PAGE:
I write almost monthly about photo projects that I do for Zach Theatre here in Austin and it dawned on me that I rarely show the theater. The physical space. Here's an image of the entry space at the new Topfer Theatre which is one of three theater buildings on the Zach Scott "campus." It's nearly brand new and it's a state of the art facility, from the way the air conditioning is delivered to the acoustic design of the auditorium. It's beautifully finished and even includes three full bars. The theater seats 300 people and the stage incorporates a pneumatic lift and a fly tower. I love watching productions there because it's spacious, comfortable and always in sync with Austin culture.
The image of the theatre was done hand-held with a Pentax K-01 camera and a 50mm f2 Pentax lens.
Just thought you'd like to see one of my "offices."
I don't want to make a big deal out of it but I did use my Sony RX10 a couple of months ago to shoot a day long assignment for a shelter magazine. I took other cameras along and just meant to use the Sony for some comparison shots but by the end of the day I'd shot only with the RX10. I shot perhaps 40 set ups, mostly available light----some available light plus a little nudge from some bounce flash. The art director for the magazine called later to tell me how much she loved the images. Not a shallow art director raised on 640 by 480 fluff but the real deal. Time in the trenches. Decades of working with separations from big cameras. Yes. She loved the fact that everything was in focus and nicely rendered. I didn't feel courageous enough to open the can of worms that goes along with working with tools that skew from the acknowledged mainstream but I think I'd consider myself a wimp if I never followed through on my curiosity about how different tools work. Even if they are somewhat counter-intuitive.
In the image above you see the RX 10 outfitted for another task it does better than most other $1300 cameras. It's ready to go out for a bit of video street shooting. Yes. Video street shooting.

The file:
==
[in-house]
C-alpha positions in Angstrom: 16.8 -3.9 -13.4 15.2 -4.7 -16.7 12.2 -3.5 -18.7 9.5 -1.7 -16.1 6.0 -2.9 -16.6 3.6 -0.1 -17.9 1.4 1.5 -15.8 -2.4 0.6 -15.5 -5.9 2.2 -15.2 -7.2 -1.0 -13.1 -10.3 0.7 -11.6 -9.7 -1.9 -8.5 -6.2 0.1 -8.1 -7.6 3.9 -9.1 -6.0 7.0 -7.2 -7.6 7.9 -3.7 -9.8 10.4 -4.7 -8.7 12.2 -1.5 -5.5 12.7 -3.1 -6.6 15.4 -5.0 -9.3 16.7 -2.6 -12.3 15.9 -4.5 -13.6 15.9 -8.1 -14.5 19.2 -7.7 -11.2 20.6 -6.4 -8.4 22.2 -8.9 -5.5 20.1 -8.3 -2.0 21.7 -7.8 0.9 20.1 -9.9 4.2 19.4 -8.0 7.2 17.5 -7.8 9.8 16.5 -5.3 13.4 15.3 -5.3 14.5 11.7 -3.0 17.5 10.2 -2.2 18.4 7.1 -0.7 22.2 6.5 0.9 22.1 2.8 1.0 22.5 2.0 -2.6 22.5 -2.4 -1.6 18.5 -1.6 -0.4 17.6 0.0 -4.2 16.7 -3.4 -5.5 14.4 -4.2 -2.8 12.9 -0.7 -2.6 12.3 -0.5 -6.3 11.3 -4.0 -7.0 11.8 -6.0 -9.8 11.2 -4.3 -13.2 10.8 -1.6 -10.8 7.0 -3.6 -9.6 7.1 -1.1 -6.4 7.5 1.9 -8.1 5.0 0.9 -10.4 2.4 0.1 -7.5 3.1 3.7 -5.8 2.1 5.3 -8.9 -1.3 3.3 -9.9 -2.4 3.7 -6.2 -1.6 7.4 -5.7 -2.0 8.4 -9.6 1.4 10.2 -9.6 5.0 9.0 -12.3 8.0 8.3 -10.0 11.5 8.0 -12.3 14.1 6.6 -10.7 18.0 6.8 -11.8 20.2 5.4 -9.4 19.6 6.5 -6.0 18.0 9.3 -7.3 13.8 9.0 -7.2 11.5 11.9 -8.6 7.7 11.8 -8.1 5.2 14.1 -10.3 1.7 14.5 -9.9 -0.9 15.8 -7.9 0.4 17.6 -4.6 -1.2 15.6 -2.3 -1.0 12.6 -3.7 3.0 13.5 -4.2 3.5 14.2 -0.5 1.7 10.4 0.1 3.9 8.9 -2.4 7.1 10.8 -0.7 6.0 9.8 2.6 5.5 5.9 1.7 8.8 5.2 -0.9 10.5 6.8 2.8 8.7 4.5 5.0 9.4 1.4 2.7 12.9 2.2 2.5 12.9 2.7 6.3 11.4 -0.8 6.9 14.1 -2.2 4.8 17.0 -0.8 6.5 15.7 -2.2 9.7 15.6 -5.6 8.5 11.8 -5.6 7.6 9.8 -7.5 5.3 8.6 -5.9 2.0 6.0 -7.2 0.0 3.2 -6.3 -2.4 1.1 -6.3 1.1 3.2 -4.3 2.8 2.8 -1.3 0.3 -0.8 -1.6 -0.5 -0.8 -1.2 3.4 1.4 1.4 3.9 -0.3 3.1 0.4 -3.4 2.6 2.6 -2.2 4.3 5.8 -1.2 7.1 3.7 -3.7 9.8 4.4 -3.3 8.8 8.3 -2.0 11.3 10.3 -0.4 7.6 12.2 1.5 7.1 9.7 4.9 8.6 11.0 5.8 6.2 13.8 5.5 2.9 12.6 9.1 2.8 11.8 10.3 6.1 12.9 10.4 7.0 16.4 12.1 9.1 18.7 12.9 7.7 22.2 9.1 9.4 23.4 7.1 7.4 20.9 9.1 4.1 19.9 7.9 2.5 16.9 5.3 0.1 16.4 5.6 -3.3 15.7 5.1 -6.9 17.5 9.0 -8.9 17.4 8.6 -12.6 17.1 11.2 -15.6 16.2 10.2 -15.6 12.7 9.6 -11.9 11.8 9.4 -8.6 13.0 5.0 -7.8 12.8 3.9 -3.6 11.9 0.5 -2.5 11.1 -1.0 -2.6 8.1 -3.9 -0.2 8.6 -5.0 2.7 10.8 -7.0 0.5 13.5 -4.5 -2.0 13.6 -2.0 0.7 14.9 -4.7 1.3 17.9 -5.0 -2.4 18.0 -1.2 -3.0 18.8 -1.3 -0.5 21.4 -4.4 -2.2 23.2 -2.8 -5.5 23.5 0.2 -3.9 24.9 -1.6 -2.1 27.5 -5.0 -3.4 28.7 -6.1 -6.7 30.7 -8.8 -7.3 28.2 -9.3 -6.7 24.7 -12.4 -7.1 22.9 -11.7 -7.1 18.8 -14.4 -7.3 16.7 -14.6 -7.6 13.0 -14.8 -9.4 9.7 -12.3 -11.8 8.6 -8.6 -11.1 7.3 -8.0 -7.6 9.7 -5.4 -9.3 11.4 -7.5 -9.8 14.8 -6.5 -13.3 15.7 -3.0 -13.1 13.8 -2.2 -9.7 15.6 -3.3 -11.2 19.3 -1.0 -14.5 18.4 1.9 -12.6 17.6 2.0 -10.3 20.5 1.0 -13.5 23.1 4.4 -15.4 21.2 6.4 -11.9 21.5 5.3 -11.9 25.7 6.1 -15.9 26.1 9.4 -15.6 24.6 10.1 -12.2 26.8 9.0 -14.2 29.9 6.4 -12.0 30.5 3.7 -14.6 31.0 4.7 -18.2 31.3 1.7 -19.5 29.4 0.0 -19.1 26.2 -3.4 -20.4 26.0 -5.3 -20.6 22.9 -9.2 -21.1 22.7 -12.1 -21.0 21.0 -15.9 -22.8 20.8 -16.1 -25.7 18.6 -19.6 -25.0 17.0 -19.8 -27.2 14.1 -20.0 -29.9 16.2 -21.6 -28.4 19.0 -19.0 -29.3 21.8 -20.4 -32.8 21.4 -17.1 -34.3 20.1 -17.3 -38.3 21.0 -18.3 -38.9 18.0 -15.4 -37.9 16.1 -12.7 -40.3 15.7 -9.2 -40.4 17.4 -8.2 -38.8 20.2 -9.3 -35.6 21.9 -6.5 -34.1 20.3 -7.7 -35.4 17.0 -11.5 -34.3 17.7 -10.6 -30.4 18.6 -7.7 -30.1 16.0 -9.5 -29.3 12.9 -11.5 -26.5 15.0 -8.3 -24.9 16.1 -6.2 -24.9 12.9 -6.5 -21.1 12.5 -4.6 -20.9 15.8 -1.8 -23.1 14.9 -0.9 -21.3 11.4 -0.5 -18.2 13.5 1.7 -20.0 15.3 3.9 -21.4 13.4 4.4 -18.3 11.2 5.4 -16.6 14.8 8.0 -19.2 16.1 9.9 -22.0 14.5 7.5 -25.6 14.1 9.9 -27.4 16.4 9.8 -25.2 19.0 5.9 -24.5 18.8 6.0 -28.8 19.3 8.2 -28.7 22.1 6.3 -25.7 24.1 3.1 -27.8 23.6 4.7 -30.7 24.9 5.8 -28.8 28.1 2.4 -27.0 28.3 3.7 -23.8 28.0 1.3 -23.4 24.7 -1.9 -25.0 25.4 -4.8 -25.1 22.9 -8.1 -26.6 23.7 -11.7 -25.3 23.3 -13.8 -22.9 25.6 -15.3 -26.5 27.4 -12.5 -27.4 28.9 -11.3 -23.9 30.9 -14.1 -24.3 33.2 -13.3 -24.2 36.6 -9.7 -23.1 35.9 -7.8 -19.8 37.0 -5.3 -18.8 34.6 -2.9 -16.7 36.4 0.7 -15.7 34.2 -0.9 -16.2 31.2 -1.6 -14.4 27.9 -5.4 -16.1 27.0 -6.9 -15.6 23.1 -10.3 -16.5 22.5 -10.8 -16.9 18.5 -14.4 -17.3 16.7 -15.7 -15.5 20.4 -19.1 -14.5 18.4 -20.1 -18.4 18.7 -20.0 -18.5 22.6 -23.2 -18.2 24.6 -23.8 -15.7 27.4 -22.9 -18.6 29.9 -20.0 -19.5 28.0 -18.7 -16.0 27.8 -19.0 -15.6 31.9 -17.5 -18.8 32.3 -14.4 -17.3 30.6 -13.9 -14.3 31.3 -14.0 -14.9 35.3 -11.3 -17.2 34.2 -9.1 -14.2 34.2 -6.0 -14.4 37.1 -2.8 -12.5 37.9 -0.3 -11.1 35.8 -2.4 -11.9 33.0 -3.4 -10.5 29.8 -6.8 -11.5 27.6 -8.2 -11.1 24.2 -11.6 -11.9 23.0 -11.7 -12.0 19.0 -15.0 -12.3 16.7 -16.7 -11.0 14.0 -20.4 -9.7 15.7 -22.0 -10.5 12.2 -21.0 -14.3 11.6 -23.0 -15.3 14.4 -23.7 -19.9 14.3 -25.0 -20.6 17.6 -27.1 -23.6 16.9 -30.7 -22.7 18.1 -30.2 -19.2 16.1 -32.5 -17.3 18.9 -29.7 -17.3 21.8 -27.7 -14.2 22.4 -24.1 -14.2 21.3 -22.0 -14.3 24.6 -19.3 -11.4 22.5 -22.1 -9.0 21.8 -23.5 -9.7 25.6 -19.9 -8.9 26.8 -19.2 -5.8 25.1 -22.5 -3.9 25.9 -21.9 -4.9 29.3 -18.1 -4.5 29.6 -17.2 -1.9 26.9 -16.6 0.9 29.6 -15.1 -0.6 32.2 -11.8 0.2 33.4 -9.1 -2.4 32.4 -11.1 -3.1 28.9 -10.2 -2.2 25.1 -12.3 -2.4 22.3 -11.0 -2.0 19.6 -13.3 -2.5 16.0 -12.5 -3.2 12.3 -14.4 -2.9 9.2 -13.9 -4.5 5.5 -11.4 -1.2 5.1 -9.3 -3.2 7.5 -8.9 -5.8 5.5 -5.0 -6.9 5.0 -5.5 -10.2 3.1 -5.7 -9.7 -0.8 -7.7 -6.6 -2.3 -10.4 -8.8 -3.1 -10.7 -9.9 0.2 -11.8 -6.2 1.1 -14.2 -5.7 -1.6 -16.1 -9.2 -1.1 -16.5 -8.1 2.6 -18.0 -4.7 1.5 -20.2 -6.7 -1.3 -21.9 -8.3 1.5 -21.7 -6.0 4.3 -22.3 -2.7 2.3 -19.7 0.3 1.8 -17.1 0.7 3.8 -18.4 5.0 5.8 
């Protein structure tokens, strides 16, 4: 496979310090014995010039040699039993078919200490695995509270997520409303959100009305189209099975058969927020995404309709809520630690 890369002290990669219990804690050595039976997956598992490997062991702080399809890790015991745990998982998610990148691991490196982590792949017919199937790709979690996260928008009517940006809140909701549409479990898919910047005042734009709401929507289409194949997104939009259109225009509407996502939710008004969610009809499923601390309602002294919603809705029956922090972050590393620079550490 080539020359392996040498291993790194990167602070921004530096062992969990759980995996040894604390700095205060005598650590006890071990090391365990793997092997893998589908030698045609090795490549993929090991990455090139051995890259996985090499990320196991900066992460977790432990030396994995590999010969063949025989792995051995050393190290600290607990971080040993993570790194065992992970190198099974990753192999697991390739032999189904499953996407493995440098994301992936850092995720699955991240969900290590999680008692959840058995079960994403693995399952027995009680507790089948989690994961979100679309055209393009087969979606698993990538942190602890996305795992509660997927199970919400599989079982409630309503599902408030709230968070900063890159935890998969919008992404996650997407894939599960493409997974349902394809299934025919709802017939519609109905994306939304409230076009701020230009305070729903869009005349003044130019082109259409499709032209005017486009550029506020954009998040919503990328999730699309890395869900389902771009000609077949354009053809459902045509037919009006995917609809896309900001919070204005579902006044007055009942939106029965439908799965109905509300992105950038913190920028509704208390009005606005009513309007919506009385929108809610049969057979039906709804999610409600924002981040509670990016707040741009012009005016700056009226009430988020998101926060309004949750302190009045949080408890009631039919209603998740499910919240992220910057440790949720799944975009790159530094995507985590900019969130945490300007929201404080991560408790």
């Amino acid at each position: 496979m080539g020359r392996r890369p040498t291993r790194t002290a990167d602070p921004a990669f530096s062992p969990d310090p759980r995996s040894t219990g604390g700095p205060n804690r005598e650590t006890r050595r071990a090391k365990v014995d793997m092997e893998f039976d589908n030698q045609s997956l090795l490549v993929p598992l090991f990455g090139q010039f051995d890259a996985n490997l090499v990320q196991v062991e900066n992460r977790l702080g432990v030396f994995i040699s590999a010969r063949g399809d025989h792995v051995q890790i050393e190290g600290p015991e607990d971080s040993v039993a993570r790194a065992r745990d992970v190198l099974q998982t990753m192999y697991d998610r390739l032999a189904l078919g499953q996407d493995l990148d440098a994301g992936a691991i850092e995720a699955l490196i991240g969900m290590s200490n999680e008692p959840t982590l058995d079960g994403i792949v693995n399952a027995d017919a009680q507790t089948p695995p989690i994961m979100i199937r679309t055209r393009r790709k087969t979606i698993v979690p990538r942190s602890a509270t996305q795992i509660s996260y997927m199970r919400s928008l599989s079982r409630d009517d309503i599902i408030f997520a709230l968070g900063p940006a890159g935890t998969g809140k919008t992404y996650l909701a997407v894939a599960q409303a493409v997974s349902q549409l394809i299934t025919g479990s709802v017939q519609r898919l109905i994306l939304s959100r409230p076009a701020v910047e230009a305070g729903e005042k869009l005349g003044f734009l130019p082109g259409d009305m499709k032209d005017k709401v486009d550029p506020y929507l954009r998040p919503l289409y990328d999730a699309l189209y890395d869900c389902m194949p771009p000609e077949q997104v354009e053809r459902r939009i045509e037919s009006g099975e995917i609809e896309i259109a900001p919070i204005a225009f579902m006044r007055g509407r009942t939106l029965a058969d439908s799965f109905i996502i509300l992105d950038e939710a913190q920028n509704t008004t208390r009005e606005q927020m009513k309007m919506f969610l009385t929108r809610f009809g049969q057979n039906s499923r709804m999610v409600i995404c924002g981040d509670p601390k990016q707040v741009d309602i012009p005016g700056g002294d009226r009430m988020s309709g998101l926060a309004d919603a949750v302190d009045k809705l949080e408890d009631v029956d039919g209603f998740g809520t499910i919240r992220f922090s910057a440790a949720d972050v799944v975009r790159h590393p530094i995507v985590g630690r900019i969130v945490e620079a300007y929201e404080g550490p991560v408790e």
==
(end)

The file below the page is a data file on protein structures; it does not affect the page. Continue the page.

Until I started practicing photography I never saw people get so wrapped up into the weirdness of brand loyalty (unless it was the field of cars). Nikon guys love their stuff. Canon guys can't imagine shooting with anything else. Leica users worship their stuff---honestly, I've been to some of their houses...they have little shrines with the white and red boxes, and there are candles and incense. And I sometimes feel like I really want to feel the love the same way. That ability to ignore new stuff, better stuff, sexier stuff. To accept the warts with hair growing on them that every system has and just keep the stuff around because it's so familiar.
But when I reach across the brand barrier and try something new, and then show it to my photographer friends, they don't see anything different. They say that I have a style and that the work would be the work regardless of the camera I use. I hope that's try. After thirty years of trying to bend cameras to my will I'd hate to think they had performed some sort of Akido move on me and were really in control of how I shoot.
The above image was done in a tiny area of a loud, frenetic booth on the floor of a crowded trade show with a weird camera and a wonderful lens. It's the Samsung Galaxy NX camera and the 60mm macro lens. Looks to me just like what I get when the model and I are alone in my "spacious" studio. I guess it's all relative...
And that's pretty much what I'm thinking about today. Relativity.
I just finished jobs for the entertainment industry, the academic industry, the private equity industry, and a big museum. I just delivered them all and billed them all. I launched my novel. I'm tired and happy and ready for whatever is next.
Action. Adventure. Photography. The best reading Summer novel of 2014. Get yours today.